The qualifying examination committee must conform to all requirements of the primary program and the Graduate Council. In accordance with Graduate Council, the qualifying examination committee must include at least one member of the Social Data Analytics Graduate Faculty. Faculty members who hold appointments in both programs’ Graduate Faculty may serve in a combined role. The dual-title degree will be guided by the qualifying examination procedure of the primary graduate program and the Graduate Council. In accordance with Graduate Council, there will be a single qualifying examination, assessing both the primary graduate program and the dual-title program. Because students must first be admitted to a graduate major program of study before they may apply to and be considered for admission into a dual-title graduate degree program, dual-title graduate degree students may require an additional semester to fulfill requirements for both areas of study and, therefore, the qualifying examination may be delayed one semester beyond the normal period allowable.

The Ph.D. committee must conform to all requirements of the primary graduate program and the Graduate Council. In addition to the general Graduate Council requirements for Ph.D. committees, the Ph.D. committee of a Social Data Analytics dual-title doctoral degree student must include at least one member of the Social Data Analytics Graduate Faculty. Faculty members who hold appointments in both programs’ Graduate Faculty may serve in a combined role. If the chair of the Ph.D. committee is not also a member of the Graduate Faculty in Social Data Analytics, the member of the committee representing Social Data Analytics must be appointed as co-chair.

The dual-title degree will be guided by the comprehensive exam procedure of the primary graduate program. After completion of required course work, doctoral students in the dual-title doctoral degree program must pass a comprehensive examination. In programs where this includes evaluation of a written exam, the Social Data Analytics representative on the student's Ph.D. committee will participate in the writing and evaluation of the exam, in accordance with procedures maintained by the primary graduate program. In programs where the comprehensive exam involves defense of a dissertation prospectus, the Social Data Analytics representative on the student's Ph.D. committee will participate in the evaluation of the prospectus, including ensuring the proposed dissertation has substantial Social Data Analytics content.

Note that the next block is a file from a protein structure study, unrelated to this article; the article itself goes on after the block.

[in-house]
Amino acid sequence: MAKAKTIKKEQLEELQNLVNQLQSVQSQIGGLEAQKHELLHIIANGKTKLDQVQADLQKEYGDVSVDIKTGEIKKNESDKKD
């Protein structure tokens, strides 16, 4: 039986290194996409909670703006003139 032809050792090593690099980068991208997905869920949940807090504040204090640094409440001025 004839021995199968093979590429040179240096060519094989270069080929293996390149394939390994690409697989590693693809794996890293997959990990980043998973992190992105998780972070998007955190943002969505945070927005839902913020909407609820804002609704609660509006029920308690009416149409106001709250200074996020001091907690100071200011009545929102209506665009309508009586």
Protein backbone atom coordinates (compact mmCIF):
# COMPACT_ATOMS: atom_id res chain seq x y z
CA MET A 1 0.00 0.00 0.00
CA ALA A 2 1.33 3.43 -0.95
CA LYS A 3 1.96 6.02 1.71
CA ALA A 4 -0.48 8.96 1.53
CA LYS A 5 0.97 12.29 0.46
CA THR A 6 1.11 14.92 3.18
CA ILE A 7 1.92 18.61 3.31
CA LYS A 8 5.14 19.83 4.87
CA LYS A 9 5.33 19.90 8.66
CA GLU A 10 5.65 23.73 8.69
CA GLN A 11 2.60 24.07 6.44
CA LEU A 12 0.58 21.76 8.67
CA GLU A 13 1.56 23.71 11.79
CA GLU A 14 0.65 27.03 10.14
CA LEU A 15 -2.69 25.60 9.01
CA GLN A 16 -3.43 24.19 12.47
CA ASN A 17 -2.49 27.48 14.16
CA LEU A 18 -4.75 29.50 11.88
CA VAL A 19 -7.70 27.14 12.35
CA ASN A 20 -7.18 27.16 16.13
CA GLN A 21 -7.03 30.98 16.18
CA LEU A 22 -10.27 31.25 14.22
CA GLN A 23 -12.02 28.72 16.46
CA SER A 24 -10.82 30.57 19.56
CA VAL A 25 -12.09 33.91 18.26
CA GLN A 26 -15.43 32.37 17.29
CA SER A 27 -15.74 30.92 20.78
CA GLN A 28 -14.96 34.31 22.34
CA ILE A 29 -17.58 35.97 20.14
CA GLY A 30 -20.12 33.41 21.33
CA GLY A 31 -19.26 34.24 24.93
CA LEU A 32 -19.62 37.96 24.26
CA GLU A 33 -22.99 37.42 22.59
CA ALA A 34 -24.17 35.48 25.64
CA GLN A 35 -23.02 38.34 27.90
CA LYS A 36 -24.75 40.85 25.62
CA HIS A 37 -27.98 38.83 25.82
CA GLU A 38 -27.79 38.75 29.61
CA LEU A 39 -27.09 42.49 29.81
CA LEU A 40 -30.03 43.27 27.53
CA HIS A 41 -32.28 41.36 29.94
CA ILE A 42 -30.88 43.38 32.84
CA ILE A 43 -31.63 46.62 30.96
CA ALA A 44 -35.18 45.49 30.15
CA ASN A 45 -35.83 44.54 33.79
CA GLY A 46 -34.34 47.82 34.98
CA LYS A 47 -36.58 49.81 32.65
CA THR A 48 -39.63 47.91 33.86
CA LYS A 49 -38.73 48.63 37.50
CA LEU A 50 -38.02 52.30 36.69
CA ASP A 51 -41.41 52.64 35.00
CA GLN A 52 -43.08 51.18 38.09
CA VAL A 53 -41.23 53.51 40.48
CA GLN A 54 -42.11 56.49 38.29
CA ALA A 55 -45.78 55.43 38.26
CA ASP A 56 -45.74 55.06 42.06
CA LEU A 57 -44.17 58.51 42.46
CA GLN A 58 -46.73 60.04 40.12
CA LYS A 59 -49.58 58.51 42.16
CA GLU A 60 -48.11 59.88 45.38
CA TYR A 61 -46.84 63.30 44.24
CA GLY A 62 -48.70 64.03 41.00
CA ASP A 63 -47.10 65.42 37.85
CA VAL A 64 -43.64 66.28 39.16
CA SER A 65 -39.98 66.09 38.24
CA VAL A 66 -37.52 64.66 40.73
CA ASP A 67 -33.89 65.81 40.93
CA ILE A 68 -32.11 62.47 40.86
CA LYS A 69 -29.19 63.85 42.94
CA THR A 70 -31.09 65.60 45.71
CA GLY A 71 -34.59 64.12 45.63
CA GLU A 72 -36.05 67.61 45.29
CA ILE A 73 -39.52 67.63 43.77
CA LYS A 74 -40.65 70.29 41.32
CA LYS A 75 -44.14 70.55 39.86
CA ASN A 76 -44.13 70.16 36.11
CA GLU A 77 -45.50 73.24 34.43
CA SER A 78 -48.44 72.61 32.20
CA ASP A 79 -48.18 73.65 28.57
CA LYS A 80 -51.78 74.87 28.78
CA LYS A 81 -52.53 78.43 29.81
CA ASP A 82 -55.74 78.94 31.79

Upon completion of the doctoral dissertation, the candidate must pass a final oral examination (the dissertation defense) to earn the Ph.D. degree. Students enrolled in the dual-title program are required to write and orally defend a dissertation on a topic that reflects their original research and education in Informatics and Social Data Analytics. The dissertation must be accepted by the Ph.D. committee, the head of the graduate program, and the Graduate School.

Integrated Undergrad-Grad Programs

Integrated B.S. in Information Sciences and Technology and M.S. in Informatics

Requirements listed here are in addition to requirements listed in GCAC-210 Integrated Undergraduate-Graduate (IUG) Degree Programs.

Applicants apply for admission to the program via the Graduate School application for admission. Requirements listed here are in addition to Graduate Council policies listed under GCAC-300 Admissions Policies.

The first two to three years of undergraduate course work follow the same undergraduate curriculum that other students follow in the Information Sciences and Technology major. Information Sciences and Technology undergraduates may apply for admission to the IUG program no earlier than February 15th of their sophomore year and no later than February 15 of their junior year after completing a minimum of 60 credits, if they meet the following admission requirements:

  1. Must be enrolled in a College of IST undergraduate degree program.
  2. Must have completed entrance to their undergraduate major and must have completed 60 credits of an IST undergraduate degree program. Transfer students must have completed at least 15 credits at Penn State to enroll in an IUG.
  3. Must apply to the IUG program by February 15 of their junior year.